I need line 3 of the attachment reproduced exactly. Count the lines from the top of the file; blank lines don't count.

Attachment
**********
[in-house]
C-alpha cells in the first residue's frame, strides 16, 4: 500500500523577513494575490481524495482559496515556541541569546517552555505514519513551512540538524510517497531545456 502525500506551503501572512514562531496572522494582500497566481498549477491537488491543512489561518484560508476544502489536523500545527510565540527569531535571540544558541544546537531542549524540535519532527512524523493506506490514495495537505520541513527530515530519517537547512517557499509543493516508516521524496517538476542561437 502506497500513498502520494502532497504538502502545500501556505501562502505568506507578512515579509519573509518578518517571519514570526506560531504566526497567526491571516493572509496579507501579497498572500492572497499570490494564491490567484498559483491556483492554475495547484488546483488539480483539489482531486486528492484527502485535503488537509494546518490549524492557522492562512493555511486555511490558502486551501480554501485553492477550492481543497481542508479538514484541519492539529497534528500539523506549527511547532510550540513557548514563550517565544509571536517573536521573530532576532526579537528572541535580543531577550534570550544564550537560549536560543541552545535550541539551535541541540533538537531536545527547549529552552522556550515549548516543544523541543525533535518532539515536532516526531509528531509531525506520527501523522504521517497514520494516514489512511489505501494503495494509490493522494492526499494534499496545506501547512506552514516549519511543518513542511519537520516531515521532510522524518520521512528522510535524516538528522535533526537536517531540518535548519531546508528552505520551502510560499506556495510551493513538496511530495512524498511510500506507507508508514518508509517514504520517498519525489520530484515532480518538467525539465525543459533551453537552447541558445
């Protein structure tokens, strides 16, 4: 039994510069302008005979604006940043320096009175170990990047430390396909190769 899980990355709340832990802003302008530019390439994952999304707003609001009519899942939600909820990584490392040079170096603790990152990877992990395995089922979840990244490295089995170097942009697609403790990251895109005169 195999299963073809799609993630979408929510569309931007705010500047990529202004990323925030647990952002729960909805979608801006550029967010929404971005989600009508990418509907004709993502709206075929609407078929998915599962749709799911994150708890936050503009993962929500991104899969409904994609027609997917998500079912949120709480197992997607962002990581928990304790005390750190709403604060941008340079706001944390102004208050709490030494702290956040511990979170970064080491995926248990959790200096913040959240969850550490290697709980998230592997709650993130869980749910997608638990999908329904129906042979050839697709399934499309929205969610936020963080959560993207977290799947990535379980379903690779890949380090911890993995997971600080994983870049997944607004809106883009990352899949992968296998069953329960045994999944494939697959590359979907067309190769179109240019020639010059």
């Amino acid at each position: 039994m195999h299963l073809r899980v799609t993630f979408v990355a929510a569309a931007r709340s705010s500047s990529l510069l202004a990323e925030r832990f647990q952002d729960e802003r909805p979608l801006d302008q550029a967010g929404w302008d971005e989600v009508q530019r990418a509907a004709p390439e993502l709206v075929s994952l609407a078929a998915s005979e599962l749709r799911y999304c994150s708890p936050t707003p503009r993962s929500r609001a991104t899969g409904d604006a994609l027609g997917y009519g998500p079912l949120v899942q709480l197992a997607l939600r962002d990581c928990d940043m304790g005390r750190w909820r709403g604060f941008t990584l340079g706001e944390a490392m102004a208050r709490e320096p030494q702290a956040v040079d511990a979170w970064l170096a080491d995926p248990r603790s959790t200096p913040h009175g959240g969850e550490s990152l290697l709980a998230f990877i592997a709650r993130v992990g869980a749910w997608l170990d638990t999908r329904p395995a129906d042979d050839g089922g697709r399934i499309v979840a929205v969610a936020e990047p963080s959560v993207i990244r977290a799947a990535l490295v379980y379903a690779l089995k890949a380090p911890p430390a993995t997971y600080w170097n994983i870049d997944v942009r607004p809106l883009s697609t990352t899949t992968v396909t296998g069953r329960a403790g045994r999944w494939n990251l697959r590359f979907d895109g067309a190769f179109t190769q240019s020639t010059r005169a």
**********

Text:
């Protein structure tokens, strides 16, 4: 039994510069302008005979604006940043320096009175170990990047430390396909190769 899980990355709340832990802003302008530019390439994952999304707003609001009519899942939600909820990584490392040079170096603790990152990877992990395995089922979840990244490295089995170097942009697609403790990251895109005169 195999299963073809799609993630979408929510569309931007705010500047990529202004990323925030647990952002729960909805979608801006550029967010929404971005989600009508990418509907004709993502709206075929609407078929998915599962749709799911994150708890936050503009993962929500991104899969409904994609027609997917998500079912949120709480197992997607962002990581928990304790005390750190709403604060941008340079706001944390102004208050709490030494702290956040511990979170970064080491995926248990959790200096913040959240969850550490290697709980998230592997709650993130869980749910997608638990999908329904129906042979050839697709399934499309929205969610936020963080959560993207977290799947990535379980379903690779890949380090911890993995997971600080994983870049997944607004809106883009990352899949992968296998069953329960045994999944494939697959590359979907067309190769179109240019020639010059």